As tens of thousands of Nepalis queued up at voting booths on Sunday for the first local elections in almost 20 years, a great deal of attention was focused on how women would perform. There is tangible hope that close to 40 percent of future mayors, deputy mayors and village council chiefs could be women, a marked improvement from their current position. There are zero women Chief District Officers across 75 districts of Nepal and less than two percent of Local Development Officers are women.
Nepal is considered the most progressive country in South Asia in terms of women’s political participation and presence in public life. After emerging from a decade long war, the country recorded a massive surprise during the 2008 elections for the Constituent Assembly (CA) by electing more than 33 percent women into the national parliament. This number fell to 30 percent in the second CA polls in 2013. Currently, the president, chief justice of the supreme court, speaker of the house, and election commissioner in Nepal are all women. The new constitution guarantees 33 percent quota for women at all levels of government. The Local Level Election Act passed in 2017 stipulates that all political parties nominate at least 50 percent women for key positions.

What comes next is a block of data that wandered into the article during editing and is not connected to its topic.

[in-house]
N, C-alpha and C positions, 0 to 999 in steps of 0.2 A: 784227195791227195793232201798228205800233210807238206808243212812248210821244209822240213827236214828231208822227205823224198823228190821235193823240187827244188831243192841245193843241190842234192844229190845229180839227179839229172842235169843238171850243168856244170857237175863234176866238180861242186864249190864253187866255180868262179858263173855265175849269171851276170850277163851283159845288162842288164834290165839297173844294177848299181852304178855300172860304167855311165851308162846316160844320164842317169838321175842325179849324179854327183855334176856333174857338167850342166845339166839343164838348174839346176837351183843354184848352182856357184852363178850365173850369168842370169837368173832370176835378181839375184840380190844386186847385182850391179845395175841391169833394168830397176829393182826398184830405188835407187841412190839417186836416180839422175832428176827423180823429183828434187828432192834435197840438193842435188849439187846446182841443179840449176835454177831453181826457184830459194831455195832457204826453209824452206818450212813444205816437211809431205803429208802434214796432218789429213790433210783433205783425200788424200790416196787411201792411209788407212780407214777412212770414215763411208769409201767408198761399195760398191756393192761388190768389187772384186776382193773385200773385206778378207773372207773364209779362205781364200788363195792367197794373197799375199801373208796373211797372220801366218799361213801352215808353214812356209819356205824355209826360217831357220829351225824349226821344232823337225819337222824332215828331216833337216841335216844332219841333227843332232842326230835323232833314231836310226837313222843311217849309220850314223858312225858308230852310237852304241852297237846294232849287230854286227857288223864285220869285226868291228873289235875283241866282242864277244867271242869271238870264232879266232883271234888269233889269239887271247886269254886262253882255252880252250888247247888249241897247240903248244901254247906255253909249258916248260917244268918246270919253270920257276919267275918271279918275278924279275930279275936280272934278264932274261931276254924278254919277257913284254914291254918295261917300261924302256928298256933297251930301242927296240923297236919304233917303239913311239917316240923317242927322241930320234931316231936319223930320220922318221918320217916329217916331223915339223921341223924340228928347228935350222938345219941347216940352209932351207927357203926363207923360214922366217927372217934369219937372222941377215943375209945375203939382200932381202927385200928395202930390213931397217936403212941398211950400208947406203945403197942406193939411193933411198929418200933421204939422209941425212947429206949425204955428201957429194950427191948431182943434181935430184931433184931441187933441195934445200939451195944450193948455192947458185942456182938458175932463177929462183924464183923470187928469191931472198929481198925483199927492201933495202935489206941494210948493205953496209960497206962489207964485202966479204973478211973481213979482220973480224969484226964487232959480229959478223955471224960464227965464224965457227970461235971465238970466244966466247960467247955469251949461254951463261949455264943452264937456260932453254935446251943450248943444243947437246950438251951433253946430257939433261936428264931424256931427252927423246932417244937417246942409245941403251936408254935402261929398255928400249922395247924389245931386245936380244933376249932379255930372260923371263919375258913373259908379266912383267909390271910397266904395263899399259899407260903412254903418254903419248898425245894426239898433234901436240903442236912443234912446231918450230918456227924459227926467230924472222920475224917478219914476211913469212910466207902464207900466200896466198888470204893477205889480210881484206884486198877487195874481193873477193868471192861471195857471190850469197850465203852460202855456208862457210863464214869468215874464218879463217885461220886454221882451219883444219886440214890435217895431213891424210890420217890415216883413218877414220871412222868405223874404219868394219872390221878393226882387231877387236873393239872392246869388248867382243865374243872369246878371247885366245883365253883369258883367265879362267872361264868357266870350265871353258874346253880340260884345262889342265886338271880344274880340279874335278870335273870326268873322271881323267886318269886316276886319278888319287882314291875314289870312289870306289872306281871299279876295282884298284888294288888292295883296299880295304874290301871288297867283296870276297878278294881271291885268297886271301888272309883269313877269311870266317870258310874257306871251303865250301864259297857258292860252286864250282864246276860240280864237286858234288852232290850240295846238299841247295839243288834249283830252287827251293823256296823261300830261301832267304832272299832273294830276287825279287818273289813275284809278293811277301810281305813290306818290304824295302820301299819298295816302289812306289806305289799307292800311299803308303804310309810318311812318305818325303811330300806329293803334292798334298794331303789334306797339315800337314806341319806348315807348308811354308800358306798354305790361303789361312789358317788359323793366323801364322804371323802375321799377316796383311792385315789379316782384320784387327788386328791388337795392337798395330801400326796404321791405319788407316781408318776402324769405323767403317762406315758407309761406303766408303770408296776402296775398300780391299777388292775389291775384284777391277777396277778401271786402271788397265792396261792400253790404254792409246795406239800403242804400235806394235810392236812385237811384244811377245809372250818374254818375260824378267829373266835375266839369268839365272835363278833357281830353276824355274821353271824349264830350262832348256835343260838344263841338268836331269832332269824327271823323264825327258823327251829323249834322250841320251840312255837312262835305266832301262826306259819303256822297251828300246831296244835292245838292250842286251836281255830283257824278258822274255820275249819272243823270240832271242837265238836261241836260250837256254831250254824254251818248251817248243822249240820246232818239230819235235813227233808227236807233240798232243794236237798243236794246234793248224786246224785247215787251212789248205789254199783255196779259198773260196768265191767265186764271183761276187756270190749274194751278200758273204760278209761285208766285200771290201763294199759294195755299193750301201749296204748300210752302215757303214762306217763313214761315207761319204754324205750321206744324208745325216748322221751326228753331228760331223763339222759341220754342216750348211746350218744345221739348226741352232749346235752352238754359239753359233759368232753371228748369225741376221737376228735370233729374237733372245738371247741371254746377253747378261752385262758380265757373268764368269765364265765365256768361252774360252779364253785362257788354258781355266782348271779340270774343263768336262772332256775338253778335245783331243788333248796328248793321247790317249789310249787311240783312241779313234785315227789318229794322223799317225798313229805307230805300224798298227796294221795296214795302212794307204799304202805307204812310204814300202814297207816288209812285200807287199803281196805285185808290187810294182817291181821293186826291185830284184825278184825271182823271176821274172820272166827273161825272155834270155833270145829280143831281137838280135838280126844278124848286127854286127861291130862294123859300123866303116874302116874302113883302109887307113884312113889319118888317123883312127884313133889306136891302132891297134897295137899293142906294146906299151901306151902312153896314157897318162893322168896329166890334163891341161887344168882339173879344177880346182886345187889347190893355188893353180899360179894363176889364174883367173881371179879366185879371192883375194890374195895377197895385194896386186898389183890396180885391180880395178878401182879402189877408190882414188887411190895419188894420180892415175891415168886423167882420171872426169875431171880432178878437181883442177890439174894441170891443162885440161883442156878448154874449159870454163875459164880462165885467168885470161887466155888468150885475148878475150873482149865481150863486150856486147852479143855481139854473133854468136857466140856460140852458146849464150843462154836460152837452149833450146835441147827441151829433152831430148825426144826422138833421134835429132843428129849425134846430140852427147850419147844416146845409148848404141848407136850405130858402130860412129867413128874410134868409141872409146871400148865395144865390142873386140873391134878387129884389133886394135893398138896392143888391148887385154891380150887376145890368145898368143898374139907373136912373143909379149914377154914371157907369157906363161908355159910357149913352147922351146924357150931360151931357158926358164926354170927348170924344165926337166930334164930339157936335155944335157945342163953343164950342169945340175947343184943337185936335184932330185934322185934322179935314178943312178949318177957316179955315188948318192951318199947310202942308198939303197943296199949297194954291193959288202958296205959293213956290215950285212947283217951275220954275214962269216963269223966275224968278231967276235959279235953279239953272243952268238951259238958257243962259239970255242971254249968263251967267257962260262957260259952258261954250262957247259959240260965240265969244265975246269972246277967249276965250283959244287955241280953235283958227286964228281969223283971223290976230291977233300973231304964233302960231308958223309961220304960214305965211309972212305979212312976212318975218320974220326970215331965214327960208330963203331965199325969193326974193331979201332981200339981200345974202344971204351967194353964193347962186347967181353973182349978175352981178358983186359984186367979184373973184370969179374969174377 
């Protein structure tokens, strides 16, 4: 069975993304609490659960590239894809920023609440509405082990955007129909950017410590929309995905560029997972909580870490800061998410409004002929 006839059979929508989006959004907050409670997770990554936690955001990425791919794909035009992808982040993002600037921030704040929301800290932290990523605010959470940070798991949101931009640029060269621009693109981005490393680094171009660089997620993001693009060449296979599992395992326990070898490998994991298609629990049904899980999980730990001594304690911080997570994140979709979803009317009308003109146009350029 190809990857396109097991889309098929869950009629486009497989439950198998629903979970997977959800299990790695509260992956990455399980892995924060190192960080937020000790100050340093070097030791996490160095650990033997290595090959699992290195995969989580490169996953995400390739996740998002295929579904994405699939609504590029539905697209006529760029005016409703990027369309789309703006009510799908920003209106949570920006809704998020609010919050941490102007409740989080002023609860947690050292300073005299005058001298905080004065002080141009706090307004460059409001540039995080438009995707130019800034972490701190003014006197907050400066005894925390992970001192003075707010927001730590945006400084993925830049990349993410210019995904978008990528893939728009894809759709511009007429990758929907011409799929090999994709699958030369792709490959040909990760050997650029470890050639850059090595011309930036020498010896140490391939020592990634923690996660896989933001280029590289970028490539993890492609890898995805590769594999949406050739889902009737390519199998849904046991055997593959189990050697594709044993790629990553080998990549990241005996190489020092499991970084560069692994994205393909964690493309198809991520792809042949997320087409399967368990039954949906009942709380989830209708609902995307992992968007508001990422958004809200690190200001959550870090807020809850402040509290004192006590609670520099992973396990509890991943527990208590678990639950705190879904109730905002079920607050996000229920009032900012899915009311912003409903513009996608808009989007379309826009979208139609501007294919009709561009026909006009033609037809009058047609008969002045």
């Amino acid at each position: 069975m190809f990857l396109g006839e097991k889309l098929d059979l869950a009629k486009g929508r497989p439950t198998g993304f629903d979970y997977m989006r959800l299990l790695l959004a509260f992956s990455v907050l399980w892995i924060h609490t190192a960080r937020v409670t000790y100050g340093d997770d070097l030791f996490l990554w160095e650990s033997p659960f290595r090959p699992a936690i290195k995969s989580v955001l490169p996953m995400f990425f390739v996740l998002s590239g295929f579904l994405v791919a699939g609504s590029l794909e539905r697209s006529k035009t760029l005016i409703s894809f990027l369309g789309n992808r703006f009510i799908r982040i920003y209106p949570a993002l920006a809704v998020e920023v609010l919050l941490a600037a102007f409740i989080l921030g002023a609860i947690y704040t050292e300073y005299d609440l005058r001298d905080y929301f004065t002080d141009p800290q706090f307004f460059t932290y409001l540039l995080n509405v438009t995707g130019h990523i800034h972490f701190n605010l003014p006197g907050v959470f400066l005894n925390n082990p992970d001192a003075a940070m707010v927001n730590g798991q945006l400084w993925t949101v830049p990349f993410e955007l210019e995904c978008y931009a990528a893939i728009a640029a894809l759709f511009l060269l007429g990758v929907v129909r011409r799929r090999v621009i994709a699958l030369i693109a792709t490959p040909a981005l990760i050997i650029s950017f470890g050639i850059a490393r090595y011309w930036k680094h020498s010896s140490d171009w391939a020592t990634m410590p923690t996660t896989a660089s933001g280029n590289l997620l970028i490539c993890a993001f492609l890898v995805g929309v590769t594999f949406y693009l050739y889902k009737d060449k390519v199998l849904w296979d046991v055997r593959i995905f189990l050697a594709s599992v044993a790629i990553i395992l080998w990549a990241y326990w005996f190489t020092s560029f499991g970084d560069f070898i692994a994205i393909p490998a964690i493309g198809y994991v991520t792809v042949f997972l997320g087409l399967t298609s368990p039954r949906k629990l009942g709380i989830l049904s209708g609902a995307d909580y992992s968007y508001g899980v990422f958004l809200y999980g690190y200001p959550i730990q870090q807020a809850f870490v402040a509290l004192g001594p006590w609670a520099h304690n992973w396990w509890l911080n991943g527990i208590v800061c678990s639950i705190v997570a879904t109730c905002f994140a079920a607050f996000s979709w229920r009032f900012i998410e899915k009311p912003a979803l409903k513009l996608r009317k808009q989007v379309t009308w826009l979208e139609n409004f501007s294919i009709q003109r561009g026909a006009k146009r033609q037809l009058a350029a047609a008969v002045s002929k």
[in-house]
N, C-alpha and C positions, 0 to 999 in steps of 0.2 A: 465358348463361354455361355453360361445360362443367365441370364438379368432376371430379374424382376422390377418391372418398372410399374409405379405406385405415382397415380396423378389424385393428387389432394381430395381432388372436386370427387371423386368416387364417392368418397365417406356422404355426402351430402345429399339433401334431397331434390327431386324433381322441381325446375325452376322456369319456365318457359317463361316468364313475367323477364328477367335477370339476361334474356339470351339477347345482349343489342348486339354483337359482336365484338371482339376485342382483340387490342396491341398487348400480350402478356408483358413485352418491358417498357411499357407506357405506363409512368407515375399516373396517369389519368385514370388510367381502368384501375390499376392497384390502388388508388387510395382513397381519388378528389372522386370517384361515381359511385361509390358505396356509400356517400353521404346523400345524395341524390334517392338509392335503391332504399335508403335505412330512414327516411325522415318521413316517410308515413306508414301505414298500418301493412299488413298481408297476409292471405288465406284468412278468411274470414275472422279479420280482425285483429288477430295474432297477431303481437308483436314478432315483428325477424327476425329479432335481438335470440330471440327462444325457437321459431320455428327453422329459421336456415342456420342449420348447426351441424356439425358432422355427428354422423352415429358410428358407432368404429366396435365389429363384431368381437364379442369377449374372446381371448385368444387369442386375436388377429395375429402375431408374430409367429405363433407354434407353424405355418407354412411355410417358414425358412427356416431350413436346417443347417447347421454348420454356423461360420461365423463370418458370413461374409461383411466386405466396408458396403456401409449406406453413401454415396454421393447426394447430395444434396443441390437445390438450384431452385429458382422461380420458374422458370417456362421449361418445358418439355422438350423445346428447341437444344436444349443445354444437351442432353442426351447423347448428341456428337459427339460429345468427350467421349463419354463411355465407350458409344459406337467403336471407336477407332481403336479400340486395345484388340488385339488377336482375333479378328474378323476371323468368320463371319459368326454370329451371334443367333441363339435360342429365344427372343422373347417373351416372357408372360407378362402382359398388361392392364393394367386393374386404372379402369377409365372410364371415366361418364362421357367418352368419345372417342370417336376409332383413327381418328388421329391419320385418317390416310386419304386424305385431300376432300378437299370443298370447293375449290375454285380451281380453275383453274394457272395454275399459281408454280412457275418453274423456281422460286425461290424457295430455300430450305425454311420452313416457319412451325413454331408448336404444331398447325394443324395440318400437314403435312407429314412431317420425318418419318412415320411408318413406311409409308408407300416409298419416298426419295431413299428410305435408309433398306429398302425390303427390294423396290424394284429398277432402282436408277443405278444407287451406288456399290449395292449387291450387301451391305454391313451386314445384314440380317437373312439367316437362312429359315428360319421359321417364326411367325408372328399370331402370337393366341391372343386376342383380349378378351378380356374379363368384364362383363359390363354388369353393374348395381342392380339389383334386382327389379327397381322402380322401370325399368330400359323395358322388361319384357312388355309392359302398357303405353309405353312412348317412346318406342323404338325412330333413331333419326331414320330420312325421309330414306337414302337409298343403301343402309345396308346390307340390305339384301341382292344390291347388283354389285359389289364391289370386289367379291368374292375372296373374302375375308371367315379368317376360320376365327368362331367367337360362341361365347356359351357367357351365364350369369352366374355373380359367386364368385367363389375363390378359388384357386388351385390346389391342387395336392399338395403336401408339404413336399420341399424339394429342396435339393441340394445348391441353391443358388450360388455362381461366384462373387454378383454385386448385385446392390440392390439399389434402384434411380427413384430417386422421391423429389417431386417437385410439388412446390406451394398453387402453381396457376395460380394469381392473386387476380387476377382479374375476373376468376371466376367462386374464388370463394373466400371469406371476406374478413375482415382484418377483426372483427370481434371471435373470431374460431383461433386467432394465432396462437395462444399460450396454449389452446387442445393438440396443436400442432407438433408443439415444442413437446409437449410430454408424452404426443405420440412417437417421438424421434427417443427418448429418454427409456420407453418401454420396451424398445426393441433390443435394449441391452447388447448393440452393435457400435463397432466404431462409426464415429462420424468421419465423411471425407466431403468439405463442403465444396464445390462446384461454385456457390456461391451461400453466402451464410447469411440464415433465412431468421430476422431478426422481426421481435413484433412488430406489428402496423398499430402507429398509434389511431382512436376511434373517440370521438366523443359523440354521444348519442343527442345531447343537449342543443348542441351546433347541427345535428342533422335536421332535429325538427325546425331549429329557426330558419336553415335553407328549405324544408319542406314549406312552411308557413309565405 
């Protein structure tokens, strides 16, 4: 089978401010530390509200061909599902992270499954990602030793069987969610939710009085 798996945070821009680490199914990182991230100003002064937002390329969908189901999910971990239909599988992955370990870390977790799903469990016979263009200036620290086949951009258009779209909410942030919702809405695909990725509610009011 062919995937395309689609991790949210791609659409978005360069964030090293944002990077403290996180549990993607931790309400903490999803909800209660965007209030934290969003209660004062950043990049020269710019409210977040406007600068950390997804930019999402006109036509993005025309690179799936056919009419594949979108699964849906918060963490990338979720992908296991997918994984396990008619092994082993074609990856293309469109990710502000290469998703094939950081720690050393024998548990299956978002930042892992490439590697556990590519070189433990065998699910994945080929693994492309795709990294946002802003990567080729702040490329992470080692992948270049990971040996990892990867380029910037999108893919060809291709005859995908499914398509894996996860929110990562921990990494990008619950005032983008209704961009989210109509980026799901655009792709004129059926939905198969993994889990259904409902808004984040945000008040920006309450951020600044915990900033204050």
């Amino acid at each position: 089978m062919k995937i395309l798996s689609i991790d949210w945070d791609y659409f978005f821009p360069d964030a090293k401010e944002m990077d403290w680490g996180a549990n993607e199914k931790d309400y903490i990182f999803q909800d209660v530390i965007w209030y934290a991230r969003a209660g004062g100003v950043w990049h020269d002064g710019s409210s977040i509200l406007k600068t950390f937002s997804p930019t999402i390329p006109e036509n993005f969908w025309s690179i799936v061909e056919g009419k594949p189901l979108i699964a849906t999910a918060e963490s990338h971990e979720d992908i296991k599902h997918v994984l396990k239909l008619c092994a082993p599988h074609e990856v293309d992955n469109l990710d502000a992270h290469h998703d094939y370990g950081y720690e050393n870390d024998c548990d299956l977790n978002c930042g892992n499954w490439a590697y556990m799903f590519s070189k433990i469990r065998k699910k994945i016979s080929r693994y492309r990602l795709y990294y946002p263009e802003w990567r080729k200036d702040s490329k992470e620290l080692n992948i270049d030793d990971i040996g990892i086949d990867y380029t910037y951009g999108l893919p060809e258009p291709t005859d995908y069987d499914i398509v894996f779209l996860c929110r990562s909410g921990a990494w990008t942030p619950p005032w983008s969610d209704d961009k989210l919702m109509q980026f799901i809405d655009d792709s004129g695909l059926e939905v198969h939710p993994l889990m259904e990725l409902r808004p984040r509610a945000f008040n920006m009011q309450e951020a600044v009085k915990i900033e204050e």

As important as it is to have greater number of women in public office, the conflation of women’s political empowerment with overall gender progress is problematic for a number of reasons. First, not all women leaders are interested or know how to fight for feminist causes. In the case of the subcontinent, where nepotism is so rampant within political circles, speaking out against senior leaders or against the status-quo can cost women and men their jobs. Not surprisingly, even with high female representation, Nepal’s first CA managed to pass a draft bill with discriminatory citizenship provisions that would put single mothers and their children at grave risk. Women parliamentarians found it easier to follow the party whip. Second, women who actively take part in national politics often have to battle against structural barriers such as the division of labor within their families. Nepali women leaders worry about how long they can carry on with their public work given the dual burden they face: having to take care of their families and fulfill their political responsibilities equally well. Finally, while women in Nepal and across the world shatter the glass ceiling of politics, the field remains a firm bastion of male privilege. Women leaders face higher degree of violence and harassment than their male counterparts during their campaign trails and during time in office. In countries where there is a strict segregation in male and female spaces, women politicians are at a great disadvantage because they cannot openly socialize and network or their social reputation is at risk for sharing spaces with men.
While governments and development organizations must continue to promote and support women into taking up public roles, women’s political empowerment will remain incomplete until these inherent biases and structural challenges are also addressed.
Trishna Rana is a Master’s candidate in International Relations at the University of Denver and a Communications Intern at WRN.